With governments worldwide recognising the need to keep rising temperatures in check, it's important to have a goal, Professor Nigel Arnell, director of the Walker Institute for Climate System Research, tells us:

"When we're trying to work out what future climate change might do and how to reduce it, you need some form of metric or indicator on order to judge how well particular policies achieve that goal."

A good indicator

Curbing temperature rise has been central tenet of climate policy for two decades. One of Victor and Kennel's main criticisms in the Nature commentary is the international community's narrow focus on temperatures at earth's surface.

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Get ready for hotter summers and more flooding in the UK, say scientists

  • 29 Sep 2014, 16:10
  • Roz Pidcock

Weather-wise, the UK saw it all last year. The coldest spring for 50 years, a sweltering summer heat wave and the wettest winter since records began. Today, a new report examines whether climate change is upping the odds of these events occurring.

The collection of papers, published in a  bumper edition of journal Bulletin of the American Meteorological Society, looks at 16 weather events that took place last year across the world. From Colorado to Korea, the scientists examine heatwaves, droughts, heavy rain and storms.

Human fingerprints

Globally, there is  evidence for changes in some types of extreme weather, and evidence for a human fingerprint in those changes. But different types of event are affected differently.

Climate change is greatly increasing the odds of heatwaves worldwide, today's report concludes. For storms, rainfall and drought the picture is less clear, however. Big differences between regions, natural variability in the climate and limited data make detecting changes over time far more difficult.

The science of disentangling human and natural influences on our climate is known as attribution. Dr Peter Stott, head of the climate change detection and attribution team at the Met Office and an editor on the report, explained more in a recent  guest blog  for us:

"[The aim is] to compare what actually happened with what might have happened in a world without anthropogenic climate change."

Understanding how our activities are changing the risk of some types of extremes is important for making decisions about how we can prepare for the future.

Hot summers

In summer 2013, western Europe experienced an extreme heatwave. Average temperatures for the June to August period sit just below those of 2003 - the hottest summer in Europe for at least  500 years.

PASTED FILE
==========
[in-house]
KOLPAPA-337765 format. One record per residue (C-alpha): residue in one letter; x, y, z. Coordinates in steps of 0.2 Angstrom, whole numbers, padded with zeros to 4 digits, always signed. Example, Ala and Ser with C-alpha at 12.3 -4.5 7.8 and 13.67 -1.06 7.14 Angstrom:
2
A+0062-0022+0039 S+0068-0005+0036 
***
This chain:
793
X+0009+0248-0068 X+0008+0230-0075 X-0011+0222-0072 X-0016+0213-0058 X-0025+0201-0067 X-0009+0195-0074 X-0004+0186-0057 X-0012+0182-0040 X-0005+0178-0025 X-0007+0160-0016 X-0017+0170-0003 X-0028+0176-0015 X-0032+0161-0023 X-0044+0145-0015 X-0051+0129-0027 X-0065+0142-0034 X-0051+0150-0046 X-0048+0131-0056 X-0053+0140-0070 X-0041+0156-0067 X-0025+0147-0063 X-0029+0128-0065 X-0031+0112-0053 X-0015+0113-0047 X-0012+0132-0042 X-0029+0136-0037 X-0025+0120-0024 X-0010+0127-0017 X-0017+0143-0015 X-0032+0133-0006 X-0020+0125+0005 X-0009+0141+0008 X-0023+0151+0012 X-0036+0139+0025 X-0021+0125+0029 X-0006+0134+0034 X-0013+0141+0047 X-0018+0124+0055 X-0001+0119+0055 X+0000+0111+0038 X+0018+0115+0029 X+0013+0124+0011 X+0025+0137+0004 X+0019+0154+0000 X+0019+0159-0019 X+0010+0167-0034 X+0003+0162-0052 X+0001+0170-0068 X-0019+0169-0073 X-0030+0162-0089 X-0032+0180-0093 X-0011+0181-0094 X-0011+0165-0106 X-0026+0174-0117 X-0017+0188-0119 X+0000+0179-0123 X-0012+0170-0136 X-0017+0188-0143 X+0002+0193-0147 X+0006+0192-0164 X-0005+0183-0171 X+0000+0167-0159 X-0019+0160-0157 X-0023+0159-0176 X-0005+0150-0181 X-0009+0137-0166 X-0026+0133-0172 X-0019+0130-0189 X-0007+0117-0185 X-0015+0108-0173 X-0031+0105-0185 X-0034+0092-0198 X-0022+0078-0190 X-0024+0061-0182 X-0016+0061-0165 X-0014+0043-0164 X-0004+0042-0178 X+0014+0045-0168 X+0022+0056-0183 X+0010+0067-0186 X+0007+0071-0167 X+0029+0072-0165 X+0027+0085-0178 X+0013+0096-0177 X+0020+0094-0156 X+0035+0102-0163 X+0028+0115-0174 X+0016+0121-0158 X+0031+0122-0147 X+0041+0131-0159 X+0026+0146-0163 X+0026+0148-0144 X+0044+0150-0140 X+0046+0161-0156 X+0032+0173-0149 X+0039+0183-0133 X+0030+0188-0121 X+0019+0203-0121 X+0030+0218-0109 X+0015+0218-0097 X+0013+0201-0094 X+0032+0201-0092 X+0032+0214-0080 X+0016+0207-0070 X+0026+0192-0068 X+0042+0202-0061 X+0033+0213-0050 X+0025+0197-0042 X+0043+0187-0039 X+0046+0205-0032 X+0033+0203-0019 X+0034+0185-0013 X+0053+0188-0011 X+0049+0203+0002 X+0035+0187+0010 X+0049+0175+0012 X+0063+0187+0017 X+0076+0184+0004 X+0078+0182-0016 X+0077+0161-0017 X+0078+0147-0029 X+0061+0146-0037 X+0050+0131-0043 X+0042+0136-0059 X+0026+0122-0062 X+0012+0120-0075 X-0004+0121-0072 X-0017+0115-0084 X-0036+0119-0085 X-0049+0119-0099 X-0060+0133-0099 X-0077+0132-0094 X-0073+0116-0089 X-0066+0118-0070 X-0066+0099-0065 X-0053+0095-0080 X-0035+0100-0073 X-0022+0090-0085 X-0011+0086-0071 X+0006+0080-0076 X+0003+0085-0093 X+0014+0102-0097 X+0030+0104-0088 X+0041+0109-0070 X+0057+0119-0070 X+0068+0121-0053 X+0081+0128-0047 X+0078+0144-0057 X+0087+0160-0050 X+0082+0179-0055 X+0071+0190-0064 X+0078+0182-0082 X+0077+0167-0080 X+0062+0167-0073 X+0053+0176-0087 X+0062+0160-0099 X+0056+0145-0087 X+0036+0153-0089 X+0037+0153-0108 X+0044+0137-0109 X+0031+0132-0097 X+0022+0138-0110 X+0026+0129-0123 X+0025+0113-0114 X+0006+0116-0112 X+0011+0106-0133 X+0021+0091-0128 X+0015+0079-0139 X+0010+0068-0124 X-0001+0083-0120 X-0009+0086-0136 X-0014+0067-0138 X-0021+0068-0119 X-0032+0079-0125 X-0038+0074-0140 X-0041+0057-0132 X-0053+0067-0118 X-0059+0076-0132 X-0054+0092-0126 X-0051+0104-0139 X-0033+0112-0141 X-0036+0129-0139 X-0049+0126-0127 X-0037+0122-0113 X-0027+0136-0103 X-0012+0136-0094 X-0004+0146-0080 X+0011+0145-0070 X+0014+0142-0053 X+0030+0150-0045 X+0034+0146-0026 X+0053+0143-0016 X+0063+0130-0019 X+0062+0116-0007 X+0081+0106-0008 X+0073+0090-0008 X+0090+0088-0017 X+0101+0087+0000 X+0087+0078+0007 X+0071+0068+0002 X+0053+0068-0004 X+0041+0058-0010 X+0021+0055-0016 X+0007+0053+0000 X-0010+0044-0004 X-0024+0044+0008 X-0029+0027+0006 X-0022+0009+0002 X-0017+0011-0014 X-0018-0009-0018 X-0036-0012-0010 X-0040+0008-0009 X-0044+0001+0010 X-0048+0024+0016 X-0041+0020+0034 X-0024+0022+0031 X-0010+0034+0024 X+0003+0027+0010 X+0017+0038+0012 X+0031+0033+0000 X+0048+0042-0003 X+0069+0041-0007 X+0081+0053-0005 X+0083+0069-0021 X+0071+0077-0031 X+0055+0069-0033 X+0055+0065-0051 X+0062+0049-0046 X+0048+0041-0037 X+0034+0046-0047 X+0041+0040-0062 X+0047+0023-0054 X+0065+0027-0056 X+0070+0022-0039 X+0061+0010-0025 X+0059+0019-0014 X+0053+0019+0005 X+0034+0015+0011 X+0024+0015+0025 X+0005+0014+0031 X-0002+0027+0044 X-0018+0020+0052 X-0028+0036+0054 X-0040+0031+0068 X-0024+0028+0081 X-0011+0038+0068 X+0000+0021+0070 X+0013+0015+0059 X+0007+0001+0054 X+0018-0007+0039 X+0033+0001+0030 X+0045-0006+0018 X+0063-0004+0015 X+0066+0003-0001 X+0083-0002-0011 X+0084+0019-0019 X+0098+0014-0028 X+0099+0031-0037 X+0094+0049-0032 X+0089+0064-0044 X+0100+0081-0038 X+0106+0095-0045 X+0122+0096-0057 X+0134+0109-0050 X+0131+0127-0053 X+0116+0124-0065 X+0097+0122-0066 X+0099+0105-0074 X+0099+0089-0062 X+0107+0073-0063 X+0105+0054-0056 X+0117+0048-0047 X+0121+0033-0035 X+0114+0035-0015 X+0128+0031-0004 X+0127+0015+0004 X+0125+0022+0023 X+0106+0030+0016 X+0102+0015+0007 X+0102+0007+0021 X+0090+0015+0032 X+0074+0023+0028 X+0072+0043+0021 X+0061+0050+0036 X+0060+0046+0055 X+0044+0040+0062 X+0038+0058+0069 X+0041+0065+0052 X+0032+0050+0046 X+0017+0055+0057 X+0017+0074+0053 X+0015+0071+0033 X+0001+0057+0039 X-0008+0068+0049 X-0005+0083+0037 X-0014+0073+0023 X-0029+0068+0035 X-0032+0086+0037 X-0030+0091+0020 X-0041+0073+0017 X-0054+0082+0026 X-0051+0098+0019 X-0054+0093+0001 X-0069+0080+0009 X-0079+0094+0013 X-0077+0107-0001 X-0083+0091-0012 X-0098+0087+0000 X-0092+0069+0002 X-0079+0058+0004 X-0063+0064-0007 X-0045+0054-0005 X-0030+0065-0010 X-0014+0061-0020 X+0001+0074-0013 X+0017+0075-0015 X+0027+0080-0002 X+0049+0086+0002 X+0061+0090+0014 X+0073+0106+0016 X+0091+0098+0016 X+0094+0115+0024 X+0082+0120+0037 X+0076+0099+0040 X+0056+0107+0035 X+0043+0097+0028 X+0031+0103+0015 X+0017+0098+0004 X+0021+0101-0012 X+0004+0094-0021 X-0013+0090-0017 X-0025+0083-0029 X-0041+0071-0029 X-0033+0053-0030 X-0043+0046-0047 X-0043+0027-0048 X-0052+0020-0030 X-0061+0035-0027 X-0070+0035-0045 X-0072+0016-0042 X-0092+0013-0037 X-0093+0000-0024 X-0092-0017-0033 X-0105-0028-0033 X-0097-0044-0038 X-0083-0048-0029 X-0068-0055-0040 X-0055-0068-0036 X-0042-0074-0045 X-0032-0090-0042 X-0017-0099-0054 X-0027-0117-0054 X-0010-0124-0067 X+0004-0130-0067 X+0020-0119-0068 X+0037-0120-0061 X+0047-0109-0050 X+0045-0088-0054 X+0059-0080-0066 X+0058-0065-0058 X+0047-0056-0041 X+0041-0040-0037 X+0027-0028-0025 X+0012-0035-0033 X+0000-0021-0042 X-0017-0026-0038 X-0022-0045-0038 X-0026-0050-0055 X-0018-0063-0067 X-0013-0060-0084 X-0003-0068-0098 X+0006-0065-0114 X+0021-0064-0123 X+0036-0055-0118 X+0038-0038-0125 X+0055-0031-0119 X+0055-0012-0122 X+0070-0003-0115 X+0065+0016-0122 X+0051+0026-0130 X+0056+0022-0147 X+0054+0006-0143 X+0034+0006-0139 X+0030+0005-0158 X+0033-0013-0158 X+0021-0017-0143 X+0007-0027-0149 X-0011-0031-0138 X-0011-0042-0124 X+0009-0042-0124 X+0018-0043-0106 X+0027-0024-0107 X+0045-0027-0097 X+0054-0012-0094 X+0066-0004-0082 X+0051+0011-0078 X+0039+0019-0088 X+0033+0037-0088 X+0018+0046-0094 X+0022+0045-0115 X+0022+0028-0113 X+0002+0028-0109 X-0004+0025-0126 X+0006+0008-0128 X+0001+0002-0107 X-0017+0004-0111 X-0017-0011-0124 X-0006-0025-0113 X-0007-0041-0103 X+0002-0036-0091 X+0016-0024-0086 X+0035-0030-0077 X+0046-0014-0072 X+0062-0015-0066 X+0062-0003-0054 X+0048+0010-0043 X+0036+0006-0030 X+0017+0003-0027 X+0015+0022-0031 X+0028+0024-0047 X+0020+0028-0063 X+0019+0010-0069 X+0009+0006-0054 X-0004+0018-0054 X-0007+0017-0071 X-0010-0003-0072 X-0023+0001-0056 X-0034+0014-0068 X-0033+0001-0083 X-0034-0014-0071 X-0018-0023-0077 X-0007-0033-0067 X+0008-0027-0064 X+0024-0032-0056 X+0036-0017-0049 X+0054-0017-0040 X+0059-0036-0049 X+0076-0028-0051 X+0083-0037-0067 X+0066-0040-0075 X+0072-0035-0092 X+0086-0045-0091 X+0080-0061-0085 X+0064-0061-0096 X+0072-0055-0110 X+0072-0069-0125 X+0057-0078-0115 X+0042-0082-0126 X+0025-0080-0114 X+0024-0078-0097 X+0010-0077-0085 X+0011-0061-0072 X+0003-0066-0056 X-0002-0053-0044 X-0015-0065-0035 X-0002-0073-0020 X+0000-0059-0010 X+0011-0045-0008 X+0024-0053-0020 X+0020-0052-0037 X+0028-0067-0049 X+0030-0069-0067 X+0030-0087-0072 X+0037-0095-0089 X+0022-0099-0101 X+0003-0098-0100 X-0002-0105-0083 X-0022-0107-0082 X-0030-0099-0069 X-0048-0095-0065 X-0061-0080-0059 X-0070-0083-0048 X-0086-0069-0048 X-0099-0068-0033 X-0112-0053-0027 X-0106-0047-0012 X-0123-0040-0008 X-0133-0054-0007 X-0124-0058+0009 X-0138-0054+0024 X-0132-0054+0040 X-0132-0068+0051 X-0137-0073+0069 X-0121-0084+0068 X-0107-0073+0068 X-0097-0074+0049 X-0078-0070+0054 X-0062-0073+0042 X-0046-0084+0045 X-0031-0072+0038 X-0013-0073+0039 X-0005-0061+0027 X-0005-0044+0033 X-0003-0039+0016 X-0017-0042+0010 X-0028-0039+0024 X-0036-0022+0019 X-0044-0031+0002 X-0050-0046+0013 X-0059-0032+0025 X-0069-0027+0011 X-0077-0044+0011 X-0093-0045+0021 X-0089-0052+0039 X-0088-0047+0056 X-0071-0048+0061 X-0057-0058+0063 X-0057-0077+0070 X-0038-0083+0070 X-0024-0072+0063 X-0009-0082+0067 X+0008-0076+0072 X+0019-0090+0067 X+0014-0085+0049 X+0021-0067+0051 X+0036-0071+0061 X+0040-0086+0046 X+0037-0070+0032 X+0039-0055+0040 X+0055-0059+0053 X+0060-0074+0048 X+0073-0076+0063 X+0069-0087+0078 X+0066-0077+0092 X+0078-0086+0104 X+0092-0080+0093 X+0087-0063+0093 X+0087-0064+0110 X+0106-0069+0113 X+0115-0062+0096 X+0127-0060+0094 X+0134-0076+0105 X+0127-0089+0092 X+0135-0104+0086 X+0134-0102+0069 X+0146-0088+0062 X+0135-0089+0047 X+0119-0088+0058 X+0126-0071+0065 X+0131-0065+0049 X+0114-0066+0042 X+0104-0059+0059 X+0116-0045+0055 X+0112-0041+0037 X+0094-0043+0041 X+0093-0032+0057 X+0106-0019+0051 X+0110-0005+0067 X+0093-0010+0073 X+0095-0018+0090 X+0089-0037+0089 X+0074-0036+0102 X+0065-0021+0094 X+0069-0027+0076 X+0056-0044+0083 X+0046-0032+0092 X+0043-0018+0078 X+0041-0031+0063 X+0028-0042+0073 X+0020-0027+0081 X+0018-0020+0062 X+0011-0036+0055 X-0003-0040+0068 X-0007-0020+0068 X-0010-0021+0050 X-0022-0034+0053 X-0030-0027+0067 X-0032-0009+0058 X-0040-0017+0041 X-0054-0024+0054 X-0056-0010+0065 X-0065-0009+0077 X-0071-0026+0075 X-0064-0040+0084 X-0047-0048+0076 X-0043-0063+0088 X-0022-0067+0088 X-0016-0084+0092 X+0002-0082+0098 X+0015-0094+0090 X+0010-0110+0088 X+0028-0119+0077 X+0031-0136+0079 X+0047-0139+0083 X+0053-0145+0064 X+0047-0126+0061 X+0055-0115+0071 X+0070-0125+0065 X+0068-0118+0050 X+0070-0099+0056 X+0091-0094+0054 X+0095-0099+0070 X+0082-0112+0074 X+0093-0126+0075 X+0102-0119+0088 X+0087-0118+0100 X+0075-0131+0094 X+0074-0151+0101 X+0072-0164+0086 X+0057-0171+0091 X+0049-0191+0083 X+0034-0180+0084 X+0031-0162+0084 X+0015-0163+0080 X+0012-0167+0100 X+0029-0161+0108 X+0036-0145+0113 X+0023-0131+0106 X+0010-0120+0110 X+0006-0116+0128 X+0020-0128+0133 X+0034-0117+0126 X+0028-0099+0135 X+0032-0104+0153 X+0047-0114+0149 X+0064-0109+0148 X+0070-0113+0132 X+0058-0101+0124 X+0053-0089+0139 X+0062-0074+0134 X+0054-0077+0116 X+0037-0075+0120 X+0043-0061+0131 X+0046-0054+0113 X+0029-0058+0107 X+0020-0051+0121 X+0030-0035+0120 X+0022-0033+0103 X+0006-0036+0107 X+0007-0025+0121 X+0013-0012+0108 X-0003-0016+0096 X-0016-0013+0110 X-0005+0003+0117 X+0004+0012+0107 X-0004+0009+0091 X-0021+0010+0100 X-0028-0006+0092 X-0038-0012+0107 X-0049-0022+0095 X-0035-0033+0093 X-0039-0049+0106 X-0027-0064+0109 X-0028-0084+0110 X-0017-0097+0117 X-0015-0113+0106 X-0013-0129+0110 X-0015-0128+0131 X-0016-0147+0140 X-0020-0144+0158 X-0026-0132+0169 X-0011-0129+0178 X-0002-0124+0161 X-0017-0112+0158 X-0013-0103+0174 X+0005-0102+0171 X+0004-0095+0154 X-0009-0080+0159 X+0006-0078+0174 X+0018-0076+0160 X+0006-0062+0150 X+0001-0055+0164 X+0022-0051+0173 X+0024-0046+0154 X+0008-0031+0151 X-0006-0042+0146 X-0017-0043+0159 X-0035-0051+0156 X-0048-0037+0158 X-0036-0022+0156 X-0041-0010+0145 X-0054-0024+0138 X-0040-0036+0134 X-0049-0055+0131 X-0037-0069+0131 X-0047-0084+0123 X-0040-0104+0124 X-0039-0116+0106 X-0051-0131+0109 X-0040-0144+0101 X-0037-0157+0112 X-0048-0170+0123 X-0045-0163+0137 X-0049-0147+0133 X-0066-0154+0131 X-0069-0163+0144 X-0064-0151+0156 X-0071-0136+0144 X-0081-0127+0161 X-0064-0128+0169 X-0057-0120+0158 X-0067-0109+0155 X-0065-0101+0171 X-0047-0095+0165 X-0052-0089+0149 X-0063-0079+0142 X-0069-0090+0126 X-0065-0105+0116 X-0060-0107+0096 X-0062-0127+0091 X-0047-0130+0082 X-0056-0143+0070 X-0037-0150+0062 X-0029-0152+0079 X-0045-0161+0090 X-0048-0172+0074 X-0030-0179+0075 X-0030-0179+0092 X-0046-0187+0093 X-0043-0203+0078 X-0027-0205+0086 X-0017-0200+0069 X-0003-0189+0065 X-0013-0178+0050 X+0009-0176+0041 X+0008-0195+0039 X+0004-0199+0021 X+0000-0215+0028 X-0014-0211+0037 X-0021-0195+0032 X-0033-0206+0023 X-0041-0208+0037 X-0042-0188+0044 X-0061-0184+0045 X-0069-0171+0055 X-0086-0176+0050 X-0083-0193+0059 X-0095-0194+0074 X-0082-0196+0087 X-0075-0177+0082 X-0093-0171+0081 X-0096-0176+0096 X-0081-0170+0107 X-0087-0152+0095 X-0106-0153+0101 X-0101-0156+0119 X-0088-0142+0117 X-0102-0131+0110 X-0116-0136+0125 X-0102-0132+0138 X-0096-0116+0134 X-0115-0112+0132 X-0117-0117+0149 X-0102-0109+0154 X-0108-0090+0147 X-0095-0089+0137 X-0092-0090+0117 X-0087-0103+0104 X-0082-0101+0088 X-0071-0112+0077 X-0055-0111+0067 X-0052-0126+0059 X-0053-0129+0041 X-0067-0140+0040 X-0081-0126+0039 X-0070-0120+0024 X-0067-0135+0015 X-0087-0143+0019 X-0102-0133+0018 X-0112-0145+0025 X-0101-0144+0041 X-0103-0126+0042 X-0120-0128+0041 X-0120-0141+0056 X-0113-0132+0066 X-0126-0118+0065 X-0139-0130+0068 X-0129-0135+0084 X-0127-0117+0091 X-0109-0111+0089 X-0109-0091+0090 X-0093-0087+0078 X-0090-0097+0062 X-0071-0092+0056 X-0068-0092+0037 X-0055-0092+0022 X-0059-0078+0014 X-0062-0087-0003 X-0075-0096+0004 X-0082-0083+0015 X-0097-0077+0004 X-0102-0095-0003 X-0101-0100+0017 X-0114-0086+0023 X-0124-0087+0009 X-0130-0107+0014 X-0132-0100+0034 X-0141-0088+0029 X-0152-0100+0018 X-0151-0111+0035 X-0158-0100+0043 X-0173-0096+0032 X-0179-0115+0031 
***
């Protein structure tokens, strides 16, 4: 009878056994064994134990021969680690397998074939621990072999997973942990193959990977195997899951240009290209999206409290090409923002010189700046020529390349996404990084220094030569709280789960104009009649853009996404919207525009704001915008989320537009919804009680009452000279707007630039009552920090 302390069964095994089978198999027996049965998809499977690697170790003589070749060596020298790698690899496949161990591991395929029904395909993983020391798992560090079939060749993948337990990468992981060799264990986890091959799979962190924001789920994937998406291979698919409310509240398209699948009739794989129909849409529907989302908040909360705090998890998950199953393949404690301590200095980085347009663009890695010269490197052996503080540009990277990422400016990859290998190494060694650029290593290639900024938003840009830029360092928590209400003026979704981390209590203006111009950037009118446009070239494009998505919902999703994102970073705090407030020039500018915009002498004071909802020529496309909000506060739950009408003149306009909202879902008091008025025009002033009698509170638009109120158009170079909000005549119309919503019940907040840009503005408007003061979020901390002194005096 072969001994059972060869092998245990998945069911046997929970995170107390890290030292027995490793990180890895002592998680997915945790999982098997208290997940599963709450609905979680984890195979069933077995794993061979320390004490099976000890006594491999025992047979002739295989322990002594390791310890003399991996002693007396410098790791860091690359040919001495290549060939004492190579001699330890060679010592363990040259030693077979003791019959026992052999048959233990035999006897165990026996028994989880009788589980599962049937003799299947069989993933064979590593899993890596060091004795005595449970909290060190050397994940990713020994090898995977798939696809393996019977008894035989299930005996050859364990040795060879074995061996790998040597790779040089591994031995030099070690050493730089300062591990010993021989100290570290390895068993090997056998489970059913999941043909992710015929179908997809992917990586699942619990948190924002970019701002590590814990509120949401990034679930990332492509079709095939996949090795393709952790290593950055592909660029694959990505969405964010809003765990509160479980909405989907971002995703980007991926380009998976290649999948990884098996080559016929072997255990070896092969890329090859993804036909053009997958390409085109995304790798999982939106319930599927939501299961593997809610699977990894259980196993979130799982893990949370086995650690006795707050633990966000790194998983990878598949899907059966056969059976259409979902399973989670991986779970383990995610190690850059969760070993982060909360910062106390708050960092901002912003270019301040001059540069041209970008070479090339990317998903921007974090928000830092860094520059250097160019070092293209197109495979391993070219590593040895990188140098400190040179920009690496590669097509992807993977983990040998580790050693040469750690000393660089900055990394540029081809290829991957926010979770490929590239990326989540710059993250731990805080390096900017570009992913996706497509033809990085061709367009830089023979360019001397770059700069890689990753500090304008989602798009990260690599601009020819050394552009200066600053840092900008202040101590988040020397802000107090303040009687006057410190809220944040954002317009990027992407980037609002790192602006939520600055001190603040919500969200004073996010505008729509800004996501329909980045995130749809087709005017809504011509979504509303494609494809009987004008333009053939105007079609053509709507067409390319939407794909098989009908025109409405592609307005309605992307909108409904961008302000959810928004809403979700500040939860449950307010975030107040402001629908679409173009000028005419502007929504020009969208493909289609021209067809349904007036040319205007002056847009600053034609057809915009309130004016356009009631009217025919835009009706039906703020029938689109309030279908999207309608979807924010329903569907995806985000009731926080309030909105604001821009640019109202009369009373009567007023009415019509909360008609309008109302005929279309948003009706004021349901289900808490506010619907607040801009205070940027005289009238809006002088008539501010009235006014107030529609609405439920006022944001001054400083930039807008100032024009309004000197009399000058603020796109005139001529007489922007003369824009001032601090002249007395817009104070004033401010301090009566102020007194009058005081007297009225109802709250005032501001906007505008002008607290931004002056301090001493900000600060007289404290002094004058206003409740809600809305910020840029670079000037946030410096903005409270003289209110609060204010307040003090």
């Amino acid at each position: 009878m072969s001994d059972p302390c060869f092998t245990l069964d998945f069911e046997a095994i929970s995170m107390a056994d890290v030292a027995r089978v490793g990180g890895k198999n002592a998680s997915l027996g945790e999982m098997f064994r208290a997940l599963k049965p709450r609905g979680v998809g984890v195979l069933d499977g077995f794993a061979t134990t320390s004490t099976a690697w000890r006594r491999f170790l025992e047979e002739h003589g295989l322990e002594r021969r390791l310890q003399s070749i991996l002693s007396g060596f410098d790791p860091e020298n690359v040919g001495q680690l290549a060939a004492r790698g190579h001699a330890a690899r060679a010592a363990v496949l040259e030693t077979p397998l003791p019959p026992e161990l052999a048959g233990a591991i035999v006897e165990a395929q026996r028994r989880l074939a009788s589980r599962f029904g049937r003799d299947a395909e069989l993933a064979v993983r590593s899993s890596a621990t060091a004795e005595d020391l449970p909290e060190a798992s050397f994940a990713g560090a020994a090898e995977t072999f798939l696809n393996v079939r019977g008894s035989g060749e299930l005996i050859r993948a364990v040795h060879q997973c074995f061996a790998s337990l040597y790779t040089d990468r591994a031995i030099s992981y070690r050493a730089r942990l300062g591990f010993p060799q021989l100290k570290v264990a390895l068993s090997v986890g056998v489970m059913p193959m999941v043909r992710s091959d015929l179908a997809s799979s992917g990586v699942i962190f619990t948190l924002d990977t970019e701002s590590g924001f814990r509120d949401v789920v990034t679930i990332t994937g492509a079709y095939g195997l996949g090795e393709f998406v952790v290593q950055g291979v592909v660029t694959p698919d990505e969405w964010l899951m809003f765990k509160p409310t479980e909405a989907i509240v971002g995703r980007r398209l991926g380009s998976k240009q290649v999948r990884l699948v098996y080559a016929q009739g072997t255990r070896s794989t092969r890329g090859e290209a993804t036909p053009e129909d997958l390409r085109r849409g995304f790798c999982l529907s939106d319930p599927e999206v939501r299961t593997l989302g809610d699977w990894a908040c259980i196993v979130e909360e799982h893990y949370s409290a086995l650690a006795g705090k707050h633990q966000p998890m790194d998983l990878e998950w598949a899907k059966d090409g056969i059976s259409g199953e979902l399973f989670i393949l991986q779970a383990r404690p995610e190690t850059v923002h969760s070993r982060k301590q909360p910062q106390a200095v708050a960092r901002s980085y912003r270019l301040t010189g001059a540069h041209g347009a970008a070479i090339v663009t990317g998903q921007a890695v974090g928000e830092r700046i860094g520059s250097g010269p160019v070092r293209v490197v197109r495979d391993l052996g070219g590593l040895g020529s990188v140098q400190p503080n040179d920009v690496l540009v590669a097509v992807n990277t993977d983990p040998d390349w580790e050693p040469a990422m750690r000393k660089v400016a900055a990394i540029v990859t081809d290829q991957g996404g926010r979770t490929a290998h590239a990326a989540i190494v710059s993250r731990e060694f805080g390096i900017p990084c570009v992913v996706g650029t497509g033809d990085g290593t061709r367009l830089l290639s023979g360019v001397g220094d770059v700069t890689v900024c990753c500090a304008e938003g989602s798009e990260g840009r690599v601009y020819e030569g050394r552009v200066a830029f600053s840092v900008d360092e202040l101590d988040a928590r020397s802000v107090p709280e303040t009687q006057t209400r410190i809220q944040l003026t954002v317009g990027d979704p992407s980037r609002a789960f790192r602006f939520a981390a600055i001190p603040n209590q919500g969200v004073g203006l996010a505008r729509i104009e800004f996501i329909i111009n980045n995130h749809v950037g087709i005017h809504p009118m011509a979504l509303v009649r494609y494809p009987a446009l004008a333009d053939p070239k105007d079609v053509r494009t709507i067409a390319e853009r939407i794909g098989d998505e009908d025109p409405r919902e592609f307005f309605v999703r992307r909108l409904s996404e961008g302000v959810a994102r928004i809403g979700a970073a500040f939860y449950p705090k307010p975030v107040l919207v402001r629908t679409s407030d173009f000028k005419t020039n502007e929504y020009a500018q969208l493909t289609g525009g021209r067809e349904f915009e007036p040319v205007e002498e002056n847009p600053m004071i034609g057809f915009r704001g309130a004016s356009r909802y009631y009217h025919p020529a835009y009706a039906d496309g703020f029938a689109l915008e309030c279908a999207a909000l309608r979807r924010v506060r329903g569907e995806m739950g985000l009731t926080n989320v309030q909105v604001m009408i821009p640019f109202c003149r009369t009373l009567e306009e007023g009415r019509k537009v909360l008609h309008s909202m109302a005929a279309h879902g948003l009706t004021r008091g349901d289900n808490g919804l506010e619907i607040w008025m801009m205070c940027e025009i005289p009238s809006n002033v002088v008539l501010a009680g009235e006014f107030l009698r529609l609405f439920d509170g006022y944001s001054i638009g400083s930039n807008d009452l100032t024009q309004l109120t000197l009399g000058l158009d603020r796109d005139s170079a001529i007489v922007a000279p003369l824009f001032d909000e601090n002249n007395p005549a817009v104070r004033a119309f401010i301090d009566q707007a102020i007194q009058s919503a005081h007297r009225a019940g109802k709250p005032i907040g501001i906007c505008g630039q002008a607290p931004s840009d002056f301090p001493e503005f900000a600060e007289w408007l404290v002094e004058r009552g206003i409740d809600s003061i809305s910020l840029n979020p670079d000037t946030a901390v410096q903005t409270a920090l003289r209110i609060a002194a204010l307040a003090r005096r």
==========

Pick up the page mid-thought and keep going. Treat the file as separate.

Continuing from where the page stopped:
At the same time, the UK experienced its hottest day since 2006 with temperatures of 33.5 degrees Celsius recorded at Heathrow airport, the report notes.

UKheatwave 2014

Sun-seekers flock to Margate in July 2013. Source:   UK heatwave via Shutterstock

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California is in drought, but is climate change to blame?

  • 29 Sep 2014, 15:43
  • Robert McSweeney

California dry ground | Shutterstock

On the 17th January 2014, California's Governor declared a State of Emergency. The drought that had taken hold the year before was showing no signs of abating, with rivers and reservoirs at record lows.

As the situation worsened through 2014, one question was asked again and again - to what extent was human-caused climate change playing a role? A new report out today says the evidence is inconclusive, although it says there are still questions to be explored.

'Ridiculously Resilient Ridge'

Over 95 per cent of California is currently experiencing at least 'severe' drought (shown in orange in the map below), with almost 60 per cent in 'exceptional' drought (deep red).

 

 

 

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China tops new list of countries most at risk from coastal flooding

  • 25 Sep 2014, 12:14
  • Robert McSweeney

Ride on flood | Shutterstock

Over 50 million people in China will be at risk from coastal flooding by the end of the century if greenhouse gas emissions continue to stay high, a new study finds.

The research shows Asian countries dominate a top-20 ranking of most vulnerable nations from rising sea levels, with China topping the list.

Interactive map

A team of researchers from the US climate news website Climate Central mapped sea levels around the world using a global database of tide gauge measurements. They then combined these measurements with projections of how much scientists expect sea levels to rise with climate change.

The result is an interactive map, showing the number of people in each country likely to be living with significant risk of flooding by the end of the century. The map can be adjusted for different scenarios of future carbon emissions and sea level rise.

The size of squares shows population at risk, while the colour indicates the proportion of total population at risk.

Climate Central _floodmap

Global estimates of population number (square size) and proportion (square colour) at risk from coastal flooding by 2100 by country. Assumes current emissions trends continue, and a central estimate of sea level rise.   New York Times